Introduction: Convection Powered, Counter Rotating, Kinetic Sculpture

Powered by Sterno made of wood, sounds like a recipe for fire. It took two cans of heat to get it moving the first time but continued to spin almost as fast after removing one can. It serves no purpose yet but tomorow I'm going to add a pot- pouri jar just under the rotor blades to give it
 reason for being. I'll call it counter rotating pot-pouri diffuser.
I'm working on downloading a driver for my video cam so you can see it in action.

Step 1: WATCH VIDEO

Step 2:

Step 3:

Materials used:
1/4" x 5.5" x 48" poplar
.037" x 12" x 24" birch plywood
1/2" x 5.5" x 24" poplar
1- 4" long shawl pin
4- 1/8" plastic beads
JB KWIK WELD
Titebond III wood glue
1- Corel saucer

Tools used:
Epilog laser (other methods of cutting are possible)
cordless drill
small paint brush
small vise grips
small spring clamps
small square


                      


                                                                              
 

Step 4: Assembling the Rotor Rims

I built a jig to assemble the rotor rims using a very flat support board, a 1/8" thick plywood circle the inside diameter of the rotor's 1/8" plywood rings. Made a clamp from 1/8" plywood to hold the .037" thick birch plywood to the 1/8" rings. When gluing up everything stay flat and tight. Very little pressure is needed on the visegrips to hold the .037 " plywood tight.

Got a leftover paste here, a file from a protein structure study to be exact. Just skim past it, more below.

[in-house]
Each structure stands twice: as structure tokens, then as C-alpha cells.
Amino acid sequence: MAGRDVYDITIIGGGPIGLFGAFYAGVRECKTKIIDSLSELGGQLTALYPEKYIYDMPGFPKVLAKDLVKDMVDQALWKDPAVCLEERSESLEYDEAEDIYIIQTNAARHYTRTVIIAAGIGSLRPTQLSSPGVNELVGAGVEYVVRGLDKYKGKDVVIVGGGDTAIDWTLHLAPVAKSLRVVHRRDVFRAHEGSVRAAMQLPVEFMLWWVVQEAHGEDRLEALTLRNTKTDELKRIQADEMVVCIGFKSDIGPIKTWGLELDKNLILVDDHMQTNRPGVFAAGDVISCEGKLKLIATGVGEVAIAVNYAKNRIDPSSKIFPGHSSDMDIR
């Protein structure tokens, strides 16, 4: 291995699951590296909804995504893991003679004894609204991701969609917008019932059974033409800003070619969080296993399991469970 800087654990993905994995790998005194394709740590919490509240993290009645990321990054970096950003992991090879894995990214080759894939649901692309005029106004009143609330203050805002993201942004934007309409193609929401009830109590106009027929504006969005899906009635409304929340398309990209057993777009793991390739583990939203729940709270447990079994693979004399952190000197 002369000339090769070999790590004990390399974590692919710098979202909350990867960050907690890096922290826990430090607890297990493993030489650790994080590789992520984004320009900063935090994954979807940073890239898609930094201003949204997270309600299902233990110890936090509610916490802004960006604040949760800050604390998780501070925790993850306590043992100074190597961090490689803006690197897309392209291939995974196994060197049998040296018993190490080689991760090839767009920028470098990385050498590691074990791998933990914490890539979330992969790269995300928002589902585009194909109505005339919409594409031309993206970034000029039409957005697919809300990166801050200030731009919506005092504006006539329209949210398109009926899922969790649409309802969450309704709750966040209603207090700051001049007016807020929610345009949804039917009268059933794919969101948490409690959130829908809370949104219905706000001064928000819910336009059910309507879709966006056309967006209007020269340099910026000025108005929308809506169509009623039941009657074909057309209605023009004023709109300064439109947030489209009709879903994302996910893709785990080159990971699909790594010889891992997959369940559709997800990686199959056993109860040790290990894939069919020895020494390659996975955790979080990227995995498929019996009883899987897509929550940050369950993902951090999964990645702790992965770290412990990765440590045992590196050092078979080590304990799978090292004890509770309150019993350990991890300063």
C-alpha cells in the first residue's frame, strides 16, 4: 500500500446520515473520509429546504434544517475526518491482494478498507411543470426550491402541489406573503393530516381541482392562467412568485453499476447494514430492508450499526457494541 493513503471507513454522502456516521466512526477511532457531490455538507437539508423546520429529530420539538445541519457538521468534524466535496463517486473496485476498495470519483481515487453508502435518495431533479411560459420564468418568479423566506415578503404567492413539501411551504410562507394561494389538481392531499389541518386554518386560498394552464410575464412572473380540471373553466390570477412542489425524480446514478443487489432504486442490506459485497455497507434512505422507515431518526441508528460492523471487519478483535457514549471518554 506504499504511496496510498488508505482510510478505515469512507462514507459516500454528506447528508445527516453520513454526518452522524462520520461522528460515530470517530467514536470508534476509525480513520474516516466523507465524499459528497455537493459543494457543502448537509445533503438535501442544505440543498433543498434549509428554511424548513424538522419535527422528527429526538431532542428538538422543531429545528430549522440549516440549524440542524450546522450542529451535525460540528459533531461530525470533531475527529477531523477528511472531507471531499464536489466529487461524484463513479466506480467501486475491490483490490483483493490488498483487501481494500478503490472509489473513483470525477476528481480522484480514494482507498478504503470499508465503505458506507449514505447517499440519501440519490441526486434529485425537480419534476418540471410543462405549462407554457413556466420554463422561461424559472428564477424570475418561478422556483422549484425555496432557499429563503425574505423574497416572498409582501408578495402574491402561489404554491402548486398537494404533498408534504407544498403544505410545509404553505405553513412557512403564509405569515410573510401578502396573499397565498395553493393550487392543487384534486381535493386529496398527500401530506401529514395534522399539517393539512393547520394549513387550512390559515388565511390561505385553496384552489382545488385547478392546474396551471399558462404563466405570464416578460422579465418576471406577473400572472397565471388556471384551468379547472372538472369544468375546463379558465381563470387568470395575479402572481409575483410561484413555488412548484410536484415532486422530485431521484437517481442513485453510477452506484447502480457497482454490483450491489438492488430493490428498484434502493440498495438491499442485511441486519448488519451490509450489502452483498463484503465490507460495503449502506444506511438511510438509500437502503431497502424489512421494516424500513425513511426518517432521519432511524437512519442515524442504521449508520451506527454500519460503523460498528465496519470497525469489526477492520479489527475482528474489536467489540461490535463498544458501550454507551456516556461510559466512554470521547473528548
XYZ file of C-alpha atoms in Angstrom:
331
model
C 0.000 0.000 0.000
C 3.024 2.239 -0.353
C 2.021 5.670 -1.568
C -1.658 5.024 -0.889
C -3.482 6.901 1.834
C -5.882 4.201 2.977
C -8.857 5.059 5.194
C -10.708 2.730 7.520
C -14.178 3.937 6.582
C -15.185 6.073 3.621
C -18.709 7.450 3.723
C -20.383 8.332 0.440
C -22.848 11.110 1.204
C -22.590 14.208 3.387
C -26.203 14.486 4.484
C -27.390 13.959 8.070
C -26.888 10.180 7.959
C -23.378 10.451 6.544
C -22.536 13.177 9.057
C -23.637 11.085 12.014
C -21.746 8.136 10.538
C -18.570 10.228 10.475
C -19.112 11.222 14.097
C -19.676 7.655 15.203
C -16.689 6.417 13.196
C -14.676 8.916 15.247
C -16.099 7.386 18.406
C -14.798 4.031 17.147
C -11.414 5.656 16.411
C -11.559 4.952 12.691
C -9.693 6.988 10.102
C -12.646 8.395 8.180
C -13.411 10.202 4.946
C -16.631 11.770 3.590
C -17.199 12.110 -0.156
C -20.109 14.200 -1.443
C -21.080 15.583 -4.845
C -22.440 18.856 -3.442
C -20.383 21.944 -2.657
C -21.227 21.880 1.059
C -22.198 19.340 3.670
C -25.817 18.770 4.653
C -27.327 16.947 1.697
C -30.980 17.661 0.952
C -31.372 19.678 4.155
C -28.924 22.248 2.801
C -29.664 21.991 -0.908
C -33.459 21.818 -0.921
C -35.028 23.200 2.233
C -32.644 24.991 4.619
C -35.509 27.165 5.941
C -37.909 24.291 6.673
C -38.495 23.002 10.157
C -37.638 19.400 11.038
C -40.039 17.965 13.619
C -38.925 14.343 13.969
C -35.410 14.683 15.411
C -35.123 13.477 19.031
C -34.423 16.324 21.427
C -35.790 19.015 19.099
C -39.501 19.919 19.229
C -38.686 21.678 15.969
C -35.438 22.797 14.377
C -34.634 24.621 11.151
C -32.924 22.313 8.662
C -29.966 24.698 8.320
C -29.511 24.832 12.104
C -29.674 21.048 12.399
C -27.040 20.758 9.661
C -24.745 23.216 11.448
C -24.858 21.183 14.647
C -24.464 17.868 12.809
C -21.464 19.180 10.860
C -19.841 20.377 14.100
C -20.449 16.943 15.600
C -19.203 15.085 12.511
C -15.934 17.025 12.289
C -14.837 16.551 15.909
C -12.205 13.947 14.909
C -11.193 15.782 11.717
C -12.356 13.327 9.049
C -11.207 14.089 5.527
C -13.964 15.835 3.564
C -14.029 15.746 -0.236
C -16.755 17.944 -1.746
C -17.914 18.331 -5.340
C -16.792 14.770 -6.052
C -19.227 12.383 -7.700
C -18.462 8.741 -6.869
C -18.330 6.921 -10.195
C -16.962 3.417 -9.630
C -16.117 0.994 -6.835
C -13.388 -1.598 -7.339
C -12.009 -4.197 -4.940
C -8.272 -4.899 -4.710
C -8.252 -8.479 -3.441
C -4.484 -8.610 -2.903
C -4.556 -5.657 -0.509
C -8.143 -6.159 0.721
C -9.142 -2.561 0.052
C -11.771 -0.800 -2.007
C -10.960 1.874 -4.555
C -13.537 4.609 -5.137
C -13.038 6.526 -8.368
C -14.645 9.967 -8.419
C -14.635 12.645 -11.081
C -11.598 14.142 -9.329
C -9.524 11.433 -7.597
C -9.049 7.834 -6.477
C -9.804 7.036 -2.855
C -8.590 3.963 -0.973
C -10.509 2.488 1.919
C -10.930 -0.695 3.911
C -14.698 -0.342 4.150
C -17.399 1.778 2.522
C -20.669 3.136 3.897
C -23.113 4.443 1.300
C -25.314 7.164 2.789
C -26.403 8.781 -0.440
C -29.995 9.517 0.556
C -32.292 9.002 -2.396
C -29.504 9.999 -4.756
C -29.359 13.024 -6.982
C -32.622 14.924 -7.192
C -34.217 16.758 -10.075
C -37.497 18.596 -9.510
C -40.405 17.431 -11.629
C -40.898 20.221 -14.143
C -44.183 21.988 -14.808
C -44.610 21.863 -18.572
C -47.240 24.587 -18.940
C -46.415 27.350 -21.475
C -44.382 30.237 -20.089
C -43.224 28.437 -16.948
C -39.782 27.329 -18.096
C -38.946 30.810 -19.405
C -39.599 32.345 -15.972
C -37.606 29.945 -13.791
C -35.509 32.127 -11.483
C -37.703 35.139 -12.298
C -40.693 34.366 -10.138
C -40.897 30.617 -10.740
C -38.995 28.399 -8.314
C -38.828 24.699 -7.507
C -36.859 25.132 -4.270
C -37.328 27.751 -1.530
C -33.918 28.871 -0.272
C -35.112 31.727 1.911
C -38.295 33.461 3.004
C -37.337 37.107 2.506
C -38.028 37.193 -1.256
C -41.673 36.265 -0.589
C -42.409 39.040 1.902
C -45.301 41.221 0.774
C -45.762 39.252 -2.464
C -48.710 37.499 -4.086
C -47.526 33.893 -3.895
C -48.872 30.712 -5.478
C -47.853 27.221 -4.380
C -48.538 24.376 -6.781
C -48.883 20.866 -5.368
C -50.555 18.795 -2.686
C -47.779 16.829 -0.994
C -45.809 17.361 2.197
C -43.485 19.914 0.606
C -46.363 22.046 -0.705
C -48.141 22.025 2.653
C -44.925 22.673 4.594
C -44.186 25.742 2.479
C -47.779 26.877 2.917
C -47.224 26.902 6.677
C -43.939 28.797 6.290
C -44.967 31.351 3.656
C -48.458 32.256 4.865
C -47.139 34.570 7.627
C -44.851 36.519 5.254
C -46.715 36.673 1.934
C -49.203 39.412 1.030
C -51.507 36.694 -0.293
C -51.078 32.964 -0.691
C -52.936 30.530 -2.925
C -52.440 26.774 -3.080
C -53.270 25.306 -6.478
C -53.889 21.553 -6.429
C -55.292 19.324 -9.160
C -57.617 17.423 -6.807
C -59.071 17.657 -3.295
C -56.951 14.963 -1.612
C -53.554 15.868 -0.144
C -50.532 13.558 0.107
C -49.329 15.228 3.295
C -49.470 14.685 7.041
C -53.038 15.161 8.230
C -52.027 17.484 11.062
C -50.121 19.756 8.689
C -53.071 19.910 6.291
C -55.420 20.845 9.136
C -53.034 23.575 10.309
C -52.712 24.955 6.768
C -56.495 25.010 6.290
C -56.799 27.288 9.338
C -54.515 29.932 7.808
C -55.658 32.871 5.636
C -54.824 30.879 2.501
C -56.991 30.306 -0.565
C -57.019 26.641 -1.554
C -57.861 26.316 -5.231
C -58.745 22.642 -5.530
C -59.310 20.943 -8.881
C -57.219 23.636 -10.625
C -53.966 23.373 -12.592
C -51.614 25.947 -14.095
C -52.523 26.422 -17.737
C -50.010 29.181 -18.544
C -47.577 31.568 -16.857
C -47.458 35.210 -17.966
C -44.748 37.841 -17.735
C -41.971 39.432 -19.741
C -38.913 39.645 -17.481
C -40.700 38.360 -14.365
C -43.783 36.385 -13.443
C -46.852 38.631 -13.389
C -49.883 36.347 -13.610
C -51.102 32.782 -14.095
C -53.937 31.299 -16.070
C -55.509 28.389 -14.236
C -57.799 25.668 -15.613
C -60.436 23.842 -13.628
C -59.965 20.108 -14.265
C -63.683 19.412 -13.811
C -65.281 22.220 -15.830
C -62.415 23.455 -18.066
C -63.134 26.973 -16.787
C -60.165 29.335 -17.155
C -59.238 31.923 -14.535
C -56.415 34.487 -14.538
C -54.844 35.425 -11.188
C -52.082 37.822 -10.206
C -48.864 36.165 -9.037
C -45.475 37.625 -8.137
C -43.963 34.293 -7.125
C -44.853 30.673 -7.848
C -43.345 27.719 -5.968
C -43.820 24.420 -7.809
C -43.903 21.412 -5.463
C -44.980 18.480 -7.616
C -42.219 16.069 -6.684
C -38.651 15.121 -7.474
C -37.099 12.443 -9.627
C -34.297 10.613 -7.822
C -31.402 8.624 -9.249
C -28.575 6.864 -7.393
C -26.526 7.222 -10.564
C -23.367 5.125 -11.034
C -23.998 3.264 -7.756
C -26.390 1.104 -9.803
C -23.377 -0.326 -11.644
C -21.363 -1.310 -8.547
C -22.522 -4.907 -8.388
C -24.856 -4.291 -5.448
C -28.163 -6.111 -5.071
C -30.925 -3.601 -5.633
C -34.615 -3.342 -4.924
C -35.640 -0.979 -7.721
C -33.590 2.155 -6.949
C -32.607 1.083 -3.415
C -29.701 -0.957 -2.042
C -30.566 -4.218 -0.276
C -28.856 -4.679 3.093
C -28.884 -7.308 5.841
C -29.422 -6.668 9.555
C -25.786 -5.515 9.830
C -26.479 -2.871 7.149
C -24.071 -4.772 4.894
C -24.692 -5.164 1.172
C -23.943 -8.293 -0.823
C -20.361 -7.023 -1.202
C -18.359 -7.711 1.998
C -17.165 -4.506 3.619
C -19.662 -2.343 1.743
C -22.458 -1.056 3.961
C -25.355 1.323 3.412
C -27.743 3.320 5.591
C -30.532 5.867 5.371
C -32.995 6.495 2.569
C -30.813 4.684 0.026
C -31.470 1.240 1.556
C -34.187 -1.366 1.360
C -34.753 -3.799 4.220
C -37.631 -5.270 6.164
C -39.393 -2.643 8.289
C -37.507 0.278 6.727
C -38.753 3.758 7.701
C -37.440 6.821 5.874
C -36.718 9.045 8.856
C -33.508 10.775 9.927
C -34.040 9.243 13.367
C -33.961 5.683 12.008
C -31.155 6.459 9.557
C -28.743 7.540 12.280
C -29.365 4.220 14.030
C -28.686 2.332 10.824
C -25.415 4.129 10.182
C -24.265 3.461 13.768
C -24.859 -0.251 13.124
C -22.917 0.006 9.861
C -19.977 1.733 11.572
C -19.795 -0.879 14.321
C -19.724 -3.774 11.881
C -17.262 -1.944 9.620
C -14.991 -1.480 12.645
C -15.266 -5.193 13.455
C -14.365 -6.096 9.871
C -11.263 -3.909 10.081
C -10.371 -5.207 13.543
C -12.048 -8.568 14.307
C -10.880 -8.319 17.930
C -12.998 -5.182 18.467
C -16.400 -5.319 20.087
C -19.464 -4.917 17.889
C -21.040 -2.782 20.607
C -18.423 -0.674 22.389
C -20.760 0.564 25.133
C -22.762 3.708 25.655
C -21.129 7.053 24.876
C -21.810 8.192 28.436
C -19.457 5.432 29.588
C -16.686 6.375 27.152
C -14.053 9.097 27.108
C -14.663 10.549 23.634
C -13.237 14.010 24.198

Step 5: Mirror Image the Rotor Blades

Notice the small tabs on the rotors (tips of pencils), the rotor hubs need to be glued so the rotors are mirrored.

Step 6: Assemling the Rotor Hubs

I drilled a hole into my build table ( square with the surface) so the hubs would glue up square.

Step 7: Assembling Rotor Blades to the Rims

The rotor blades are quit thin and very flexible. To assemble them I simply twisted each blade to lock the two tabs onto the 1/8" plywood ring, one tab over the ring, one tab under. I mirror imaged the rotor blades so they would spin in opposite directions. Tension holds them in place, no glue is needed.

Step 8: Assembling Main Support Body

I attatched the support body halves to my build table so when I glued up the ribs and stringers they would remain straight.

Step 9: Adding the Ribs

Gluing on the ribs I used a square to insure they wre too.
note: if you cut with a laser the glue faces need to be sanded square.

Step 10: Installing Rotor Axle to Main Support

I used a small pair of vise grips to support the axle and rotor assembly while the JB WELD cured. 

Step 11: Finishing

Finish by gluing the support to the base and fit the saucer to hold the Sterno can.
Kinetic Sculpture Design Contest

Second Prize in the
Kinetic Sculpture Design Contest

Epilog Challenge

Participated in the
Epilog Challenge